Moon’s relentless push
The author is an editorial writer of the JoongAng Ilbo.
President Moon Jae-in wanted to achieve two things during his meeting with floor leaders of five political parties at the Blue House on Aug. 16. First, he desperately wanted to bring them to his upcoming summit with North Korean leader Kim Jong-un in Pyongyang and second, he urged them to ratify the April 27 Panmunjom Declaration with Kim. President Moon repeatedly asked them to accept the two requests, saying, “It will greatly help me to negotiate with Kim in Pyongyang.”
After the luncheon, the five floor leaders wrapped up the meeting and asked the president to leave, but President Moon remained and once again asked them to ratify the declaration and accompany him in the summit with Kim.
A few days later, the Big Three floor leaders — the ruling Minjoo Party’s Hong Young-pyo, the Liberty Korea Party (LKP)’s Kim Sung-tae and Bareunmirae Party’s Kim Kwan-young — got together. LKP’s Kim said that the National Assembly has dignity and he doesn’t want the floor leaders to join the president’s entourage. Kim Kwan-young sided with him. With two against and one in favor, President Moon’s offer was rejected.
But the Blue House was stubborn. On September 7 — the day after the summit schedule was announced — Hong Young-pyo asked Kim Sung-tae and Kim Kwan-young to join the visit again. Kim Sung-tae flatly refused, and Kim Kwan-young said it would be hard. The day before, Kim Kwan-young experienced strong resistance after proposing to adopt a bill to support the Panmunjom Declaration during his National Assembly speech.
Then, the Blue House changed the target and asked party leaders Kim Byung-joon and Sohn Hak-kyu to accept the proposals. The Blue House also chose to assign the mission to National Assembly speaker Moon Hee-sang instead of directly contacting them. But it was a mistake. The two opposition parties claimed that they were being mistreated, as they would barely accept the invitation even if the Blue House Chief of Staff Im Jong-seok had asked. They were also upset that they were asked after being turned down by the floor leaders, who are their subordinates, twice. Moreover, speaker Moon, whom the Blue House considered an ally, was skeptical about the visit. To a Blue House official conveying the invitation, he said it would be inappropriate for the National Assembly speaker to join the president on the visit and turned down the request.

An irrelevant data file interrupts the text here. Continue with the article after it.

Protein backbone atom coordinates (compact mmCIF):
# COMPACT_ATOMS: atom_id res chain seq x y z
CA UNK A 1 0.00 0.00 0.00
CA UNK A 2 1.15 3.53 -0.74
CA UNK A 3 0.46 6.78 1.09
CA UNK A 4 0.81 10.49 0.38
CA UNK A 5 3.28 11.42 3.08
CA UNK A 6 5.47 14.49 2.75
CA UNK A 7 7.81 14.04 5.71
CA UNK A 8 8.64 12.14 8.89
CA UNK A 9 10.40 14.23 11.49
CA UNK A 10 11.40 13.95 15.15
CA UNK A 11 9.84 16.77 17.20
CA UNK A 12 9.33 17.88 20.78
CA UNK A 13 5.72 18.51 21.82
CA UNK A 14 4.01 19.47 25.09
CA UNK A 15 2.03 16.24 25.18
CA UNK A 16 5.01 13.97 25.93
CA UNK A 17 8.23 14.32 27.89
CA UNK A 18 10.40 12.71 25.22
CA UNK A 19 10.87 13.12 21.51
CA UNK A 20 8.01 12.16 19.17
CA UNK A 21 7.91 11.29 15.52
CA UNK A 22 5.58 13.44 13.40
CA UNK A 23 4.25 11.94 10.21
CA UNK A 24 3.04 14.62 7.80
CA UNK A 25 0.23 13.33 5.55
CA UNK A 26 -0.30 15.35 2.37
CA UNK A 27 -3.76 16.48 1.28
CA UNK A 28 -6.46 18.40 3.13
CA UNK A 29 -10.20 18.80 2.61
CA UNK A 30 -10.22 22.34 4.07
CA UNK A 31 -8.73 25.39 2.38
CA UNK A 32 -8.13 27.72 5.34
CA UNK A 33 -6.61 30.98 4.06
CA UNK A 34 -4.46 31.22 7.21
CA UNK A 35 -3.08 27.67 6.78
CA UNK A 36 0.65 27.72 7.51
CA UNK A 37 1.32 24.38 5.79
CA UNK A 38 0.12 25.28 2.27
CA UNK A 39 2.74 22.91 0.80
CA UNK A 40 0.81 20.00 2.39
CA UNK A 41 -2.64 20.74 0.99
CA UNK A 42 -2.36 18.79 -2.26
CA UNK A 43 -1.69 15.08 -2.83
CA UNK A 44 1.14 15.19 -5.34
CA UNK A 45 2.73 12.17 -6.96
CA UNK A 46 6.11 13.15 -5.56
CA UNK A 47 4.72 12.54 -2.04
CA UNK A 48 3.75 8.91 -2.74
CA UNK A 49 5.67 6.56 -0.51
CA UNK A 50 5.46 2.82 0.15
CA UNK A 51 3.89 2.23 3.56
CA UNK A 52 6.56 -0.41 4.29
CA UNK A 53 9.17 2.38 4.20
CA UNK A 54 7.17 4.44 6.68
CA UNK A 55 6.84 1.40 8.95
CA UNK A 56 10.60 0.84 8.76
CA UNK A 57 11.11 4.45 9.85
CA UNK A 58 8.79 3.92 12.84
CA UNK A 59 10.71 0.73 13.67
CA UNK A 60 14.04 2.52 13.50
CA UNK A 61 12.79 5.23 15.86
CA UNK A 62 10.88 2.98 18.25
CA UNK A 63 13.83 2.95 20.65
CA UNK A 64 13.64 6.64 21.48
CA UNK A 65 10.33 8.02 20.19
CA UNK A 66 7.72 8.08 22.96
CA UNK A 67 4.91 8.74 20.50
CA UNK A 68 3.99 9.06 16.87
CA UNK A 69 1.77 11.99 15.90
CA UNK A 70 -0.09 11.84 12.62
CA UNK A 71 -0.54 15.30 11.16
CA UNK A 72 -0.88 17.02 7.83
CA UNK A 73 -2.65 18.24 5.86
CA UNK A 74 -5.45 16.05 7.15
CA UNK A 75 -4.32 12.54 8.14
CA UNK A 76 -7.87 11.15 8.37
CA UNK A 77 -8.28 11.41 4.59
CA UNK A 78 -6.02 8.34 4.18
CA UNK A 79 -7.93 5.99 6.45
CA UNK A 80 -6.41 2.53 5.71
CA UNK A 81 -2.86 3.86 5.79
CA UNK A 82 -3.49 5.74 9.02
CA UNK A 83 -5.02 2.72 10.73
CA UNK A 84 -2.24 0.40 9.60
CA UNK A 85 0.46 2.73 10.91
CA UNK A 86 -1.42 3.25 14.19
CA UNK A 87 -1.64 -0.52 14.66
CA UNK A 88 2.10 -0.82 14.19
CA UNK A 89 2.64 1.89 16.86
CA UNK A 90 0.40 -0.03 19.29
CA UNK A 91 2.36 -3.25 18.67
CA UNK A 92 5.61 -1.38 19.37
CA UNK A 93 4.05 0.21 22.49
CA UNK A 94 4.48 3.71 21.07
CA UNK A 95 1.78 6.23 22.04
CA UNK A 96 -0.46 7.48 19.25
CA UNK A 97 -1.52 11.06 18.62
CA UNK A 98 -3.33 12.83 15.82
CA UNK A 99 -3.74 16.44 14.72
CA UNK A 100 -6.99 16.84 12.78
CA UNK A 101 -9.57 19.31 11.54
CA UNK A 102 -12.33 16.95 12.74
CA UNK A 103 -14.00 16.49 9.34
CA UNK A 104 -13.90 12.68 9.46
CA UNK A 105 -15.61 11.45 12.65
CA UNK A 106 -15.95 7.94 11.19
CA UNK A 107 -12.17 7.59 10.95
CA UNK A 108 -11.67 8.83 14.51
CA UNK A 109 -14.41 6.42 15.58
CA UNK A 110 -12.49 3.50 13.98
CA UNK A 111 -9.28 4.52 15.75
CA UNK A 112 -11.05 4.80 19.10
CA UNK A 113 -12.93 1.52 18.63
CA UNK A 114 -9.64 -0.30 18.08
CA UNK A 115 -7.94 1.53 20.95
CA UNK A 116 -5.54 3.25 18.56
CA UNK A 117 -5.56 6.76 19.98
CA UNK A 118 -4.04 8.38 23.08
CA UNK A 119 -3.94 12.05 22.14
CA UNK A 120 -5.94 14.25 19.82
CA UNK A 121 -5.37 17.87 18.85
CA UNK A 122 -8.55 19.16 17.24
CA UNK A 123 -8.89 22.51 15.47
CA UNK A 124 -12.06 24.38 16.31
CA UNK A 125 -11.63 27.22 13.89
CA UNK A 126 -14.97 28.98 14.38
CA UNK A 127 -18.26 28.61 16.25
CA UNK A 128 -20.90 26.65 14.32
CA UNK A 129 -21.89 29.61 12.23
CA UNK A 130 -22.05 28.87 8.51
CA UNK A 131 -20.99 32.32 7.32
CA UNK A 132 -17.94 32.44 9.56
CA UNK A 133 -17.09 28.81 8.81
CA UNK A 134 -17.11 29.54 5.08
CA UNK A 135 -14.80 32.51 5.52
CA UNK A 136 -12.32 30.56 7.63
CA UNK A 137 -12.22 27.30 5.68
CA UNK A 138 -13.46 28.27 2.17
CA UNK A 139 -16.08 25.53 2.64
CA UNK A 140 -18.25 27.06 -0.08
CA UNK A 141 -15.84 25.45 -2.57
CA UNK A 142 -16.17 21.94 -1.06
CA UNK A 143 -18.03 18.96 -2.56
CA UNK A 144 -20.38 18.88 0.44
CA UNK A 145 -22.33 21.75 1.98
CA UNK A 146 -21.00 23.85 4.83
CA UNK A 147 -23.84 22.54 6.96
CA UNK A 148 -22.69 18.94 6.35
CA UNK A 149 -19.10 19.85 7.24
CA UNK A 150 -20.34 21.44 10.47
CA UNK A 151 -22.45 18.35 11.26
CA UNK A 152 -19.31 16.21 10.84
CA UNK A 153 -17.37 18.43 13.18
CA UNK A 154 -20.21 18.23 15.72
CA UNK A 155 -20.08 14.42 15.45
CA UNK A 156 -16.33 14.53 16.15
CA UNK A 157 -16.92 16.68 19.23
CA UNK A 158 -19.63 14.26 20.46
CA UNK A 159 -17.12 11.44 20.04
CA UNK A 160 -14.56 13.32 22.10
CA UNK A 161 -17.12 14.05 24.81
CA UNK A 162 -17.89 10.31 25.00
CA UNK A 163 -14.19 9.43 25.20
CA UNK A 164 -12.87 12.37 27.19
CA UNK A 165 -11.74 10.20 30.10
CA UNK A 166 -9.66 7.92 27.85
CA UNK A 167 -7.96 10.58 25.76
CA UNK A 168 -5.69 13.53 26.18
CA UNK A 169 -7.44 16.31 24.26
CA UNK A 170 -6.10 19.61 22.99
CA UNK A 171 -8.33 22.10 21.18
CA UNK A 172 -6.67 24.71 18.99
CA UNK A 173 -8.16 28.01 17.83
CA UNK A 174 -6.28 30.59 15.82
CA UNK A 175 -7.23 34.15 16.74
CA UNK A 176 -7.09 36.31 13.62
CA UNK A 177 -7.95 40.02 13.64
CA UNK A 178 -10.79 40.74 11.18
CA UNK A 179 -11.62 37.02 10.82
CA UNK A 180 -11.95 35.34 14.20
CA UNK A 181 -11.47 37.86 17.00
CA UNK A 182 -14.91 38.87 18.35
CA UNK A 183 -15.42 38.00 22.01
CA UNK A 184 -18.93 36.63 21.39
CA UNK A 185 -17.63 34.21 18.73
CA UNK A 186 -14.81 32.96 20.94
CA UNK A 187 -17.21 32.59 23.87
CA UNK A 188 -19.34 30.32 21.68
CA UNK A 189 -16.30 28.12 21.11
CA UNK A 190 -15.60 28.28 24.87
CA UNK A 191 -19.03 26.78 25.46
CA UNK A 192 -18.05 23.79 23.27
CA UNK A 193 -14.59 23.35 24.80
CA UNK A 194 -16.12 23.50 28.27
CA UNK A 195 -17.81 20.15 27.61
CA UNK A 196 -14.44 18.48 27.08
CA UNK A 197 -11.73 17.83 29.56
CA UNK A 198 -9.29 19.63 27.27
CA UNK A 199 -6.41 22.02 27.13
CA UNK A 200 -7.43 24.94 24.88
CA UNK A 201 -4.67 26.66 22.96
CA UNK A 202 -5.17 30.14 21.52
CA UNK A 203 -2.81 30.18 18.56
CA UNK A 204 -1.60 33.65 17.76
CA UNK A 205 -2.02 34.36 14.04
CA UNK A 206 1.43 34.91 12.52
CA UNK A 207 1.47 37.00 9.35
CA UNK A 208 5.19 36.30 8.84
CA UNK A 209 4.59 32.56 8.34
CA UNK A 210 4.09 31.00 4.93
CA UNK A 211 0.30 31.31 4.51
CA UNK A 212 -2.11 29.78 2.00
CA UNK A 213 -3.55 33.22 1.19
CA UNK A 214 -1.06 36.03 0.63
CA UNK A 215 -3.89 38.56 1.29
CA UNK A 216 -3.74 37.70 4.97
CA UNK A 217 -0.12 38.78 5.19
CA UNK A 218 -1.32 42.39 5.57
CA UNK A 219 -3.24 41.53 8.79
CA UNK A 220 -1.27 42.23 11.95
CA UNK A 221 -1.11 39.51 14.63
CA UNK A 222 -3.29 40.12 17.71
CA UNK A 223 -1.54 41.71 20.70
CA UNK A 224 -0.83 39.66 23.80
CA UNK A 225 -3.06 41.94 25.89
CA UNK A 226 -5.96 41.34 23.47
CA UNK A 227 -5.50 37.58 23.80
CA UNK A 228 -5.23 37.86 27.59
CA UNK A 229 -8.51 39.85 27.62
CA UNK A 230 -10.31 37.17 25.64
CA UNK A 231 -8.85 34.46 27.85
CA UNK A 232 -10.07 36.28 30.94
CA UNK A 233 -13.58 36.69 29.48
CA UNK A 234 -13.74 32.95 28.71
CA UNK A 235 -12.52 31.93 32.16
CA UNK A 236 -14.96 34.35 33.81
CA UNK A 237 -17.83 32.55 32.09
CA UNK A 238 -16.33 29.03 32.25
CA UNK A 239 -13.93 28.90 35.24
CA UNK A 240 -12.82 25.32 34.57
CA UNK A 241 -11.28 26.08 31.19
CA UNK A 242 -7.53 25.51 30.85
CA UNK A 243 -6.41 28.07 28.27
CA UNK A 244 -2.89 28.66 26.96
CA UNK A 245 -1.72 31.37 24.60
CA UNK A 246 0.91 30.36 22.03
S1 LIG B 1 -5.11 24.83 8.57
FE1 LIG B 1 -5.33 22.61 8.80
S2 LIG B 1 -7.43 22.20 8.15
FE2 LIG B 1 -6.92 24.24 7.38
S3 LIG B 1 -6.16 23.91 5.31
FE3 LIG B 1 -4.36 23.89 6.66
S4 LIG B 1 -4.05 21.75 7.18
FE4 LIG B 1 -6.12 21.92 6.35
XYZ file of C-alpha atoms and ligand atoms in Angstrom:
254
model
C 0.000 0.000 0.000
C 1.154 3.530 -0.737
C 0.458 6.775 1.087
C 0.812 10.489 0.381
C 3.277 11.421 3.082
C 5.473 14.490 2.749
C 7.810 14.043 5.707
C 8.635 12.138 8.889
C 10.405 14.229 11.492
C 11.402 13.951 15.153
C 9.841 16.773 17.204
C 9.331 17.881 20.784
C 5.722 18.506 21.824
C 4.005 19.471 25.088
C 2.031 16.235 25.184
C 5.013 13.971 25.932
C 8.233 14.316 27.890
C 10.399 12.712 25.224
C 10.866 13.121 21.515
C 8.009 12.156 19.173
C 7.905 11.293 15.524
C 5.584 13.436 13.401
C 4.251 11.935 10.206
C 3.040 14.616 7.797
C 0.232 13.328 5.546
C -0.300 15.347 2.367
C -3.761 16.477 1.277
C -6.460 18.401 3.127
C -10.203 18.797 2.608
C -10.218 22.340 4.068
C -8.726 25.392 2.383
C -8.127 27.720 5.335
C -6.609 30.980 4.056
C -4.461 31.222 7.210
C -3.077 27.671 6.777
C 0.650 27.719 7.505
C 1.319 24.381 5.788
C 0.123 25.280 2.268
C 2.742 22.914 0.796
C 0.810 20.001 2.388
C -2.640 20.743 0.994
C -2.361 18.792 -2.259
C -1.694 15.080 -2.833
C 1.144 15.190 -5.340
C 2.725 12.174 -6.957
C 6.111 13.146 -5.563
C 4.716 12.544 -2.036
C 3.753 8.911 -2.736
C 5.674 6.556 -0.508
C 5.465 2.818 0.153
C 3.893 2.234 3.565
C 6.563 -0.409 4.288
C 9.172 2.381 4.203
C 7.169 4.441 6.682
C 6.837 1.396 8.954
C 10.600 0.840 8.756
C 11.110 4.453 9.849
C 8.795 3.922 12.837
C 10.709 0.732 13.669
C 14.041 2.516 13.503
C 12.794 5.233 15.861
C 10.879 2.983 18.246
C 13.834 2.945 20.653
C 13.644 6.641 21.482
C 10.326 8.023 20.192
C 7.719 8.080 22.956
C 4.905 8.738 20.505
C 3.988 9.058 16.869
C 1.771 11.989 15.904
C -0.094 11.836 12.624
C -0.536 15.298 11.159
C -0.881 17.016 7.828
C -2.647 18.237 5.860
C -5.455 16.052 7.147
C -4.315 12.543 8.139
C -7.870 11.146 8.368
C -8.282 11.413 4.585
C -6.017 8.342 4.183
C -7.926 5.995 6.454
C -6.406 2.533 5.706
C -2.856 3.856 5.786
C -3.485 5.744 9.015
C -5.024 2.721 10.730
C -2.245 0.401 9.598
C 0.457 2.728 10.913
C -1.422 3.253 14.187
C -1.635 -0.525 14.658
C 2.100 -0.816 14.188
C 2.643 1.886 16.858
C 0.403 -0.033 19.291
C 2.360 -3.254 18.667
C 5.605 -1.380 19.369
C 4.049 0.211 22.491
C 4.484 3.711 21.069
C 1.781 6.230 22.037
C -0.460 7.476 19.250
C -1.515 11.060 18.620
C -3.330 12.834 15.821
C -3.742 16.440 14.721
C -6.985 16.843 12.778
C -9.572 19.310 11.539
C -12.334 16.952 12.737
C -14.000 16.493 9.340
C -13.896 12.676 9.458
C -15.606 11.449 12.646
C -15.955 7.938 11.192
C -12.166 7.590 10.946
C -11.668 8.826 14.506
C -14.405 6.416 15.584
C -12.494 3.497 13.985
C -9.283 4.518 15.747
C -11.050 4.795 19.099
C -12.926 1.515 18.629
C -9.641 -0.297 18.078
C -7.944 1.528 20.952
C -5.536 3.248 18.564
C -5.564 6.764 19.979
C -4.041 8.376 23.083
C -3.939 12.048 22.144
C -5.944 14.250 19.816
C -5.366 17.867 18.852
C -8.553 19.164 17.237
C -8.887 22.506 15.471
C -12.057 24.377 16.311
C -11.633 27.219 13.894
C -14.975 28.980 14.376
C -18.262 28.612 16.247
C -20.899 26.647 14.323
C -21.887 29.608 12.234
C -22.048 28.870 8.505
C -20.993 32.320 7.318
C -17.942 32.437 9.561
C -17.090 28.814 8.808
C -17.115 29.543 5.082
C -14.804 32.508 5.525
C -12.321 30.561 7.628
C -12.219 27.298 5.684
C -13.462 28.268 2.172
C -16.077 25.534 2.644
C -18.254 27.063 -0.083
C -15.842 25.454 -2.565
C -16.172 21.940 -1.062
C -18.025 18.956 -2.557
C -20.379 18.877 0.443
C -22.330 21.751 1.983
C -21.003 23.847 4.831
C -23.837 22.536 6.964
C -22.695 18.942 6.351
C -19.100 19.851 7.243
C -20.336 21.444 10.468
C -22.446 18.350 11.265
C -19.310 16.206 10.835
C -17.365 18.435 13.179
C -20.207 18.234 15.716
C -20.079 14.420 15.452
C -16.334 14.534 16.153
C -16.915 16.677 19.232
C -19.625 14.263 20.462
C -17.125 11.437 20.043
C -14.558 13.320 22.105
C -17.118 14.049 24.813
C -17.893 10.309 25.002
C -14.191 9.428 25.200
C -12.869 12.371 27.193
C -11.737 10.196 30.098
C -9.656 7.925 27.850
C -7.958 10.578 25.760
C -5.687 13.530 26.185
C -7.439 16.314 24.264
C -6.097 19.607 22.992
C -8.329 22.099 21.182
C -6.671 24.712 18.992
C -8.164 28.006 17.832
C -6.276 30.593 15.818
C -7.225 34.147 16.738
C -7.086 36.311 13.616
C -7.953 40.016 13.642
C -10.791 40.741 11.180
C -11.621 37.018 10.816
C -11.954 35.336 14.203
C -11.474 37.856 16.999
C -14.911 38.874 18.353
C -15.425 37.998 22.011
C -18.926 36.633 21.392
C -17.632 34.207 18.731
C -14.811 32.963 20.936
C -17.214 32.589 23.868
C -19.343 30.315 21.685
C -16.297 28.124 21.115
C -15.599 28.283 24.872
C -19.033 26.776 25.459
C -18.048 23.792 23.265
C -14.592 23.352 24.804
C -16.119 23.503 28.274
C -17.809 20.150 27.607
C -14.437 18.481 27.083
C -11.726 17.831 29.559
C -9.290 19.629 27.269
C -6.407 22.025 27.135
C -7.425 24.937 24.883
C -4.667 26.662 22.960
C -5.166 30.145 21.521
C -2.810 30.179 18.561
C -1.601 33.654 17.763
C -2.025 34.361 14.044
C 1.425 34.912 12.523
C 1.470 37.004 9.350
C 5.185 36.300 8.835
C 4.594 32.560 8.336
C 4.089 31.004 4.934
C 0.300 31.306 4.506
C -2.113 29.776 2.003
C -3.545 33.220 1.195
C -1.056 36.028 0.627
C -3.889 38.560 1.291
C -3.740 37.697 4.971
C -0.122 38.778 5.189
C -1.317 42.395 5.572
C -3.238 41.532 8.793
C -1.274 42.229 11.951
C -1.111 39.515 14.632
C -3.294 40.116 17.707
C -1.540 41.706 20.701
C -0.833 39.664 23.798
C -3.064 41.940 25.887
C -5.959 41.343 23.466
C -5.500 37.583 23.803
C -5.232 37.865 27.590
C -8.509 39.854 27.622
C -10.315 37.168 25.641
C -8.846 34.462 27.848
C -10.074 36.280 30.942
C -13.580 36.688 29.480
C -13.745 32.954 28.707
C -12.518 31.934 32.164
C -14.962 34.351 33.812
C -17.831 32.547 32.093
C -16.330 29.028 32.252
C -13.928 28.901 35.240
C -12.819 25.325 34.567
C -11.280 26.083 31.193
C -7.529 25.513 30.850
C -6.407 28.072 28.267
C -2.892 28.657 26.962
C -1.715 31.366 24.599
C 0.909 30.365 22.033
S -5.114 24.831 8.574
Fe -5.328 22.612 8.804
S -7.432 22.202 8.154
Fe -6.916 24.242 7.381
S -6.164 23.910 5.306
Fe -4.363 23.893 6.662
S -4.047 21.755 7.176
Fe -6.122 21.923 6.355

The Blue House remained stubborn. Even before speaker Moon met with two vice speakers of the Assembly, Chief of Staff Im Jong-seok held a news conference at the Blue House on Sept. 10 and officially invited the team of the National Assembly Speaker and five party leaders to the Pyongyang summit. The opposition parties were enraged. Speaker Moon was also in an awkward position. When the ruling and opposition floor leaders visited him in the morning, he said, “It may not be appropriate for the National Assembly speaker and party leaders to follow the president, but the president is persistent.”
Now that even Speaker Moon was not joining, the Blue House made the last move. Presidential Secretary for Political Affairs Han Byung-do visited opposition leaders and asked them again on Sept. 11. As the main opposition LKP was sure to refuse, he focused on Bareunmirae Party’s Sohn Hak-kyu. But he also turned it down. Why is the Blue House acting like a stalker? Some analyze that Kim Jong-un strongly asked for Seoul to ratify the Panmunjom Declaration. The October 4 Joint Declaration agreed to during the Roh Moo-hyun administration was scrapped during the Lee Myung-bak administration to North Korea’s dismay.
Kim Jong-un, who knows the past, asked the Panmunjom Declaration to be ratified by the South’s National Assembly and have the oppositions join the visit to make the declaration effective even as the administration changes. Rep. Ha Tae-keung of the Bareunmirae Party said that North Korea’s request to make inter-Korean agreement sustainable is not wrong, but the Blue House should have maintained close communications earlier. Recklessly pushing it before the meeting does not make it happen.
JoongAng Ilbo, Sept. 13, Page 32